Tuesday, April 10, 2007
First sponsored in 1958, National Library Week is a national observance sponsored by the American Library Association (ALA) and libraries across the country each April.
In Fayetteville, Arkansas, a mother overwhelmed the city schools’ materials-review procedures by requesting the removal of 70 titles she considered sexually explicit. A veterans group in Montgomery County, Texas, mulched several privately owned tomes to demonstrate how it would like to handle an unrelated 70 library books. In Hillsborough County, Florida, a display featuring materials dealing with gay people triggered a ban on county agencies holding any such event. Some state legislators chimed in, and Alabama, Florida and Oklahoma lawmakers considered resolutions urging libraries to restrict "homosexually themed books and other age-inappropriate material." The Oklahoma House passed the nonbinding measure, 81-3.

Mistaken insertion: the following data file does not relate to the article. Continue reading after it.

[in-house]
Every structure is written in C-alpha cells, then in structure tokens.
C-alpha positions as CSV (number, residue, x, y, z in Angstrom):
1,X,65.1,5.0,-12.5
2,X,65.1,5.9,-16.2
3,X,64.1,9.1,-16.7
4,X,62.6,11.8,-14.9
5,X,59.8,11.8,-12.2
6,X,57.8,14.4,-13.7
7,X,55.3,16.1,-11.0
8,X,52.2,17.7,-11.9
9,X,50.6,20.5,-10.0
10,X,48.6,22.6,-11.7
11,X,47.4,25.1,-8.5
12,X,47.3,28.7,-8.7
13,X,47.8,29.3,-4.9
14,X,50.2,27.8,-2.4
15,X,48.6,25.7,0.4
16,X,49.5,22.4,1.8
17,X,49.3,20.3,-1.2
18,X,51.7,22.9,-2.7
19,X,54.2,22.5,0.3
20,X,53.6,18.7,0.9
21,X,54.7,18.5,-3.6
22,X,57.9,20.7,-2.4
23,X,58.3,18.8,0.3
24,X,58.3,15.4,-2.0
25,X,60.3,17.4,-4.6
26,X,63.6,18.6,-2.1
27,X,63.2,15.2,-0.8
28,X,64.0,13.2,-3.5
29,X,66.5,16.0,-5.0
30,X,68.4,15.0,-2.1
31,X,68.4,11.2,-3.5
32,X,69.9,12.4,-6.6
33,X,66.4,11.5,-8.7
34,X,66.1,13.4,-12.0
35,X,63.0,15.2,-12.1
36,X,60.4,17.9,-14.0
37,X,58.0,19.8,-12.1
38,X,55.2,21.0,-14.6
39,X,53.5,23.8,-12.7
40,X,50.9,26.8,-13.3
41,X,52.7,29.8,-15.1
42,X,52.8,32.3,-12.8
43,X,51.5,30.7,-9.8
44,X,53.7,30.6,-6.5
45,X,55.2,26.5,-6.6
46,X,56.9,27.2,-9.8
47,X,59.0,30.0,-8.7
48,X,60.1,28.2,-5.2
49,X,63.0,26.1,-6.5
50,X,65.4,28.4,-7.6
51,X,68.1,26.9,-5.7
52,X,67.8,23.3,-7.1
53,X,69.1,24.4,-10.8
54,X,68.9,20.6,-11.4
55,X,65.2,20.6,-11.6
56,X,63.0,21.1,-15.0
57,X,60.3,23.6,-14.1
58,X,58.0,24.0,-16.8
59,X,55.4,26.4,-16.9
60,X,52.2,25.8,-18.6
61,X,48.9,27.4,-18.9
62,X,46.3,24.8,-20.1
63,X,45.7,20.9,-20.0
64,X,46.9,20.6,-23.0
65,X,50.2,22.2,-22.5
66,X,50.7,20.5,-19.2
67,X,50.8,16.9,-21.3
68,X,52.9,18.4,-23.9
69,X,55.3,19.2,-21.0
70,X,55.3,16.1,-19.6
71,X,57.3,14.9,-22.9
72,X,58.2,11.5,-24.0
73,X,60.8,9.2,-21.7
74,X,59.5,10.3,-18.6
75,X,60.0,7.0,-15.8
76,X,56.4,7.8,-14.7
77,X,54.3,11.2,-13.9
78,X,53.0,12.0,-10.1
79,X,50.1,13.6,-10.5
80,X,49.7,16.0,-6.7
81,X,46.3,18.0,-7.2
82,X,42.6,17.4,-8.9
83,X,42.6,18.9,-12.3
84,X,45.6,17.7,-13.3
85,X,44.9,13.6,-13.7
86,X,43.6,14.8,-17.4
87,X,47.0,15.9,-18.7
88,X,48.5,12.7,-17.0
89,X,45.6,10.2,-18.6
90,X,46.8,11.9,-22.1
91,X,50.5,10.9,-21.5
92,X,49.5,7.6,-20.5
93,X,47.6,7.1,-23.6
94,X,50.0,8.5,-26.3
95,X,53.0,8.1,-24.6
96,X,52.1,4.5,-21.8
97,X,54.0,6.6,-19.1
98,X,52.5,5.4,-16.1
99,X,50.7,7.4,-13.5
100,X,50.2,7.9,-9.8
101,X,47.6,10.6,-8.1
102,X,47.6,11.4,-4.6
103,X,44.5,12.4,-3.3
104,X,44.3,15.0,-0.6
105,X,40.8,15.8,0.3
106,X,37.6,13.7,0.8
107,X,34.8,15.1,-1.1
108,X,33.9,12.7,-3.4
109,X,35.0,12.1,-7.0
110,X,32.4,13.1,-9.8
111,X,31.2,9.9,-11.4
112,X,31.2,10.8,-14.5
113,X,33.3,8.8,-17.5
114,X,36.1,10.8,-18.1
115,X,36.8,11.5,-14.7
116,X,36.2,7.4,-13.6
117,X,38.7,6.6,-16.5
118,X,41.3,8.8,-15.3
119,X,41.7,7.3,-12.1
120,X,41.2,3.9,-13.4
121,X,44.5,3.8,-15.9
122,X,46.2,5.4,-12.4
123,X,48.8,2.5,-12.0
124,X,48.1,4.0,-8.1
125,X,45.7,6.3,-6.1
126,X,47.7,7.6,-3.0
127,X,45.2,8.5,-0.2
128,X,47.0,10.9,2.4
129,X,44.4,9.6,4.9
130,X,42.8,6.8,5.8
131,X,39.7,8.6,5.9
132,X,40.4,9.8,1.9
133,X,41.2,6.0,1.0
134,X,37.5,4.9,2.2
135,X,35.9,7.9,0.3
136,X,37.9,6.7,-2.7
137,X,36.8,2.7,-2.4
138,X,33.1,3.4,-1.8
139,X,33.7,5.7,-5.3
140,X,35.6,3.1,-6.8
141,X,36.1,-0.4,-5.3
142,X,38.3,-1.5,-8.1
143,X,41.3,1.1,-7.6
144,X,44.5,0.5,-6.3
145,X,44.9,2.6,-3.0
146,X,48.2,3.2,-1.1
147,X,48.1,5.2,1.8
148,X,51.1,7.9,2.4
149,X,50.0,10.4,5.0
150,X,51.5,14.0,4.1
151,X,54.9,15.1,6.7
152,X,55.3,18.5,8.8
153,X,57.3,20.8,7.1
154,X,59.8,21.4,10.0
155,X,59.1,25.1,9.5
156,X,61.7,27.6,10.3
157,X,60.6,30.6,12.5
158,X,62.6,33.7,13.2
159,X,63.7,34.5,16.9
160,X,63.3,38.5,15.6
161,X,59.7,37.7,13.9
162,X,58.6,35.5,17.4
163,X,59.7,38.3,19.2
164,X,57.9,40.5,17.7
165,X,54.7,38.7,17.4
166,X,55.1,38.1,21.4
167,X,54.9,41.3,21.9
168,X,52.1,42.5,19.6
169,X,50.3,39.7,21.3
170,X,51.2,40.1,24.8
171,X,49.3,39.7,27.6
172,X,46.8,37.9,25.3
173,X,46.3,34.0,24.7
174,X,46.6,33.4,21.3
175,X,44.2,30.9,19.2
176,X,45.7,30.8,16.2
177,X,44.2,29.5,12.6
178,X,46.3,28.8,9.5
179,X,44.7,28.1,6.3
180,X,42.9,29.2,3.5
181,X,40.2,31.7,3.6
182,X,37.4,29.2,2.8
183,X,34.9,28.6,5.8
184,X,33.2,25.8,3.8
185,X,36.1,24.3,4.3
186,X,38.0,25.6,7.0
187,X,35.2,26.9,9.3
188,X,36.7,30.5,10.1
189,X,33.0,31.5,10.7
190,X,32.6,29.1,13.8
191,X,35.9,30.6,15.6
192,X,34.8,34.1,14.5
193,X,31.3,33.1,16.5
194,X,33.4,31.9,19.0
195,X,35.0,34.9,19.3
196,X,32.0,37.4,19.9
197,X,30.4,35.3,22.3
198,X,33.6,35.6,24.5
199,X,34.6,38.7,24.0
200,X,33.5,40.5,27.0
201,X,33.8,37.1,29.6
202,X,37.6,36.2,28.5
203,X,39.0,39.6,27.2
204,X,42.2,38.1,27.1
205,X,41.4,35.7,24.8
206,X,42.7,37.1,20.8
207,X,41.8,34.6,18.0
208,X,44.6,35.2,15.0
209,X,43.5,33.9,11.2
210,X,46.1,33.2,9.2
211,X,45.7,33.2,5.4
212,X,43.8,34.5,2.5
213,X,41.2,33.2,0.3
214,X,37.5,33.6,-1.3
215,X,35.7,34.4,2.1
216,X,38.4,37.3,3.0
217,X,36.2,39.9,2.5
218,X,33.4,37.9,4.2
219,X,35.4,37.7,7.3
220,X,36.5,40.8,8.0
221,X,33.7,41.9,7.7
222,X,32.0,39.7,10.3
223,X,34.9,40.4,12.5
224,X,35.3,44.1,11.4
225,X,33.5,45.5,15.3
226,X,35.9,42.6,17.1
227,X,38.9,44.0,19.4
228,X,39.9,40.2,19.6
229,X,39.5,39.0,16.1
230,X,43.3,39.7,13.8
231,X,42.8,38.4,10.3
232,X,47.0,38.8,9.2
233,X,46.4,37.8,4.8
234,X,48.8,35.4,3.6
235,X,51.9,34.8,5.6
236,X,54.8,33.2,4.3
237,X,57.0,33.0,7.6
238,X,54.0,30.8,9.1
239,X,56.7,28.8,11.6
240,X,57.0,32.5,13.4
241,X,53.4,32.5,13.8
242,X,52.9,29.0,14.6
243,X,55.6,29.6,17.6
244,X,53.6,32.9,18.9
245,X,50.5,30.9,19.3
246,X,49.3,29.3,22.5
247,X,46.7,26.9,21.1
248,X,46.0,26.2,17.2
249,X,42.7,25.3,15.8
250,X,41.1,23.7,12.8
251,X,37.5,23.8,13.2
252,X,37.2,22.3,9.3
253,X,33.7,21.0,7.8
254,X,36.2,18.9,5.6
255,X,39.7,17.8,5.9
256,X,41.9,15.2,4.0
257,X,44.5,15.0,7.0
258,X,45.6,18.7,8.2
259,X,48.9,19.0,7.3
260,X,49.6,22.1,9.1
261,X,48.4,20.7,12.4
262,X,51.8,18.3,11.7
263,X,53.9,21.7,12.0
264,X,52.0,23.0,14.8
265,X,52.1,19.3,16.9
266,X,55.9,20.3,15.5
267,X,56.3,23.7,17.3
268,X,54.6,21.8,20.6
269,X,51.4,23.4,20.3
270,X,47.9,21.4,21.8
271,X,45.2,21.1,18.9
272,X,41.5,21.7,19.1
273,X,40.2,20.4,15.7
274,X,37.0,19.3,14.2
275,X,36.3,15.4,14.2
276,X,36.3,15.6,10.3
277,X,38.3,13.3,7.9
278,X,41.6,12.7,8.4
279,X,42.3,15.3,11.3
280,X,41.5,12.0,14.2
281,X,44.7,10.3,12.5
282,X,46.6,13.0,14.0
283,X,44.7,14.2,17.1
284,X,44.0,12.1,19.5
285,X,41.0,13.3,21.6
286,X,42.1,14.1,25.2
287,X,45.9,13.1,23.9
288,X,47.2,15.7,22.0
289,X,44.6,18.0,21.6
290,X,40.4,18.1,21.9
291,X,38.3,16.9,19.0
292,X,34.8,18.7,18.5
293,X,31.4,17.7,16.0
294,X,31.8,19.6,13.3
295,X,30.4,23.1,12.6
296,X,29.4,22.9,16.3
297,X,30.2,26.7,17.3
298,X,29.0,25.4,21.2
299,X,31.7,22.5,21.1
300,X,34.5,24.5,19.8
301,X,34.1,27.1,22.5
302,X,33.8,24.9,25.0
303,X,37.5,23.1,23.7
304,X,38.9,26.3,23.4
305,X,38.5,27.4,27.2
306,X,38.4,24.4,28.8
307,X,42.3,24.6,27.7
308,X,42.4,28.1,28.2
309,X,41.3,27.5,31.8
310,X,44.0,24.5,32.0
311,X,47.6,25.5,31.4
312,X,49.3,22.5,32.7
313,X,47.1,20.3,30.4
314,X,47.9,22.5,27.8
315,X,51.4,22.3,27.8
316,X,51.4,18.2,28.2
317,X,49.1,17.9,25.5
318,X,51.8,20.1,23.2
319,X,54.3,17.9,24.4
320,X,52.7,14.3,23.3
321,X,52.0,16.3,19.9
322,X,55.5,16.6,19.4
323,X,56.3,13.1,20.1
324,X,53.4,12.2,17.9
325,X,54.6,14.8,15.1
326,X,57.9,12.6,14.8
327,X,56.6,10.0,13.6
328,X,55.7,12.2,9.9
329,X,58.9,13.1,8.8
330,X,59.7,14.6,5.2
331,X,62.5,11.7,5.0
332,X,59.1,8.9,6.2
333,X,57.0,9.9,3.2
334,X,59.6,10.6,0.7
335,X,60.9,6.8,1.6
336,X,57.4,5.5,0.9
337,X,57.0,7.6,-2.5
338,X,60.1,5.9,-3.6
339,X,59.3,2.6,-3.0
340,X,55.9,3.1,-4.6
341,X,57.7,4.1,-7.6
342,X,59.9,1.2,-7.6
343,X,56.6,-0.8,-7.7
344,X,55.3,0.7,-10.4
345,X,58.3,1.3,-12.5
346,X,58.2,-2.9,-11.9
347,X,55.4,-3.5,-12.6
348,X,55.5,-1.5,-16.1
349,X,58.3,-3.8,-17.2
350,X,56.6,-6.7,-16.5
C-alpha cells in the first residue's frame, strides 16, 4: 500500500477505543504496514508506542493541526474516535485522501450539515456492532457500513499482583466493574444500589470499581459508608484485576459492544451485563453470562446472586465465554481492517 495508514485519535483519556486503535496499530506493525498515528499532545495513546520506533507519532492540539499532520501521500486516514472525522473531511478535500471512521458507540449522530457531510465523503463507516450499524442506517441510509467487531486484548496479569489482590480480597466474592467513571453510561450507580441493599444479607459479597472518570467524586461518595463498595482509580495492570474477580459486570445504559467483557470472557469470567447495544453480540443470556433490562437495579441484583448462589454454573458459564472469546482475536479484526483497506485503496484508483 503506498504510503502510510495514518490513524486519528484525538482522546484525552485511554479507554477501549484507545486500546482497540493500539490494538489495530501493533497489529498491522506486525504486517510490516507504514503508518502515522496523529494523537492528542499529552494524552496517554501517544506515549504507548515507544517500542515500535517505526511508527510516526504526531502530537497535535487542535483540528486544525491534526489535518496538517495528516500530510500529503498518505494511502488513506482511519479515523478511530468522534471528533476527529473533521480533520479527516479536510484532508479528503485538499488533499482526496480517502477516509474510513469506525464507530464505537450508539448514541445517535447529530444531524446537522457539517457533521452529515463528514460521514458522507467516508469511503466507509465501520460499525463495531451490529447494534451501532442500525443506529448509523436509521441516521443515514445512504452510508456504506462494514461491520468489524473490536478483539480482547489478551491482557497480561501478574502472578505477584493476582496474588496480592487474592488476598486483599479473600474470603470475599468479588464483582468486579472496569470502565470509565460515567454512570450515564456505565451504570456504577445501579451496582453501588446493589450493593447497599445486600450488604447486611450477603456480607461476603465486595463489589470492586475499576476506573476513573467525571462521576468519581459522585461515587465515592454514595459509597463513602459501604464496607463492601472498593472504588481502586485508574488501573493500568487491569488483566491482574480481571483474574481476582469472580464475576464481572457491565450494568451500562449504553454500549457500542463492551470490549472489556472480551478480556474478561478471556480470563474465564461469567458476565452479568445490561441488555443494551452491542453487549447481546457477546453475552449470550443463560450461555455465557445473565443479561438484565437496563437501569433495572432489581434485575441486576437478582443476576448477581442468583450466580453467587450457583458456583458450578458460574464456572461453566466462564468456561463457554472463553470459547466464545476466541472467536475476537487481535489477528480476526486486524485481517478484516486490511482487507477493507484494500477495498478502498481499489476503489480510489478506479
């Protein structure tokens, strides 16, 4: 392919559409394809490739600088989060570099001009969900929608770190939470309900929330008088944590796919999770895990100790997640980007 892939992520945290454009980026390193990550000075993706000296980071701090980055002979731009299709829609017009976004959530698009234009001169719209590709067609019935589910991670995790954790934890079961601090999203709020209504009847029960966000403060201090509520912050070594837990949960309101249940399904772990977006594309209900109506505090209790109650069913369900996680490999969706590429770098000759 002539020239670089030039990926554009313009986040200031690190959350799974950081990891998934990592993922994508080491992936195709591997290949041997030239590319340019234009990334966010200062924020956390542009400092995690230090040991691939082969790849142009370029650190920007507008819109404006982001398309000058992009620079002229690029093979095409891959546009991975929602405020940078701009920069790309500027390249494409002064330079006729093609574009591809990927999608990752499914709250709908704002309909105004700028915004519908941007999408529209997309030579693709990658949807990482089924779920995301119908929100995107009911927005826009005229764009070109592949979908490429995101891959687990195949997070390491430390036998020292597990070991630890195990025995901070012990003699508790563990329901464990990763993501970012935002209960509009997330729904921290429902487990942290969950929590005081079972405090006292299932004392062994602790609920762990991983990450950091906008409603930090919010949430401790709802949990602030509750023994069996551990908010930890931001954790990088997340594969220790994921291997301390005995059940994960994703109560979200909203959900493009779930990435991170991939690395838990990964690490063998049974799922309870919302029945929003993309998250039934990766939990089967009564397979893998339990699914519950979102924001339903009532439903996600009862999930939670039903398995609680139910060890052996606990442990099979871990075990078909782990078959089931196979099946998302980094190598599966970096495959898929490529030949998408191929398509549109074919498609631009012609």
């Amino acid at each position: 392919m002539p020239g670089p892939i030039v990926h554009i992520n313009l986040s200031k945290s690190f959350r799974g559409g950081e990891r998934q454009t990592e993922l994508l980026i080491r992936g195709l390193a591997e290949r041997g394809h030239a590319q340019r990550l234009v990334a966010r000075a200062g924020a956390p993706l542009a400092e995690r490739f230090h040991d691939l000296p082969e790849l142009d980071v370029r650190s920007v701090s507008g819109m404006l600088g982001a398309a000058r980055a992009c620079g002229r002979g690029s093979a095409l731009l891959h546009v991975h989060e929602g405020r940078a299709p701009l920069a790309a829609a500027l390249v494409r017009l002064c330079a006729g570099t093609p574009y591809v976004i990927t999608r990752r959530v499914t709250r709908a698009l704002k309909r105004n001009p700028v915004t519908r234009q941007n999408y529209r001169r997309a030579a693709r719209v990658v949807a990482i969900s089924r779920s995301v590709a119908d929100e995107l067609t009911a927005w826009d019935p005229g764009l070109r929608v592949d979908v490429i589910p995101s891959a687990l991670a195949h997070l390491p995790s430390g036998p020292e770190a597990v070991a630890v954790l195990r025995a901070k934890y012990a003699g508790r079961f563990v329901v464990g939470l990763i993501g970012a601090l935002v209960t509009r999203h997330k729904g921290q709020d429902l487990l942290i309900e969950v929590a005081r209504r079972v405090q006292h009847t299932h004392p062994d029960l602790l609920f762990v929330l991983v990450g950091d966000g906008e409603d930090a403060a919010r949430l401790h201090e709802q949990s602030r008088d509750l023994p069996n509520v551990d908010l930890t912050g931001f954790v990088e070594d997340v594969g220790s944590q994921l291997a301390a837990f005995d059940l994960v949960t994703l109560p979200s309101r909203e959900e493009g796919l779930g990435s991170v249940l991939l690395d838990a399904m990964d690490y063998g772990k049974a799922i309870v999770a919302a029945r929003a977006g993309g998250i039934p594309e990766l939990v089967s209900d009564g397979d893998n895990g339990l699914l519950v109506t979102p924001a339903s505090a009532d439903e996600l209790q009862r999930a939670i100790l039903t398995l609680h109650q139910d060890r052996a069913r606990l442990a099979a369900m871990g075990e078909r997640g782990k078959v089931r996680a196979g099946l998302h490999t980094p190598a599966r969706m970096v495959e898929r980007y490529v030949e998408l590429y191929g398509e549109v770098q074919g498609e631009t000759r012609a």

The ALA Office for Intellectual Freedom has recorded more than 8,500 book challenges since 1990, including 404 in 2005. Each challenge is an effort to remove books from public or school library shelves or from school curricula.
Each year, the American Library Association's (ALA) Office for Intellectual Freedom receives hundreds of reports on books and other materials that were "challenged" (their removal from school or library shelves was requested). The ALA estimates the number represents only about a quarter of the actual challenges. "Most Challenged" titles include the popular Harry Potter series of fantasy books for children by J.K. Rowling. The series drew complaints from parents and others who believe the books promote witchcraft to children.
The challenges reported reflect a continuing concern with a wide variety of themes.
Other Most Challenged titles include The Adventures of Huckleberry Finn by Mark Twain, for its use of language, particularly references to race; It's Perfectly Normal, a sex education book by Robie Harris, for being too explicit, especially for children; and I Know Why the Caged Bird Sings by Maya Angelou, for the description of rape she suffered as a child.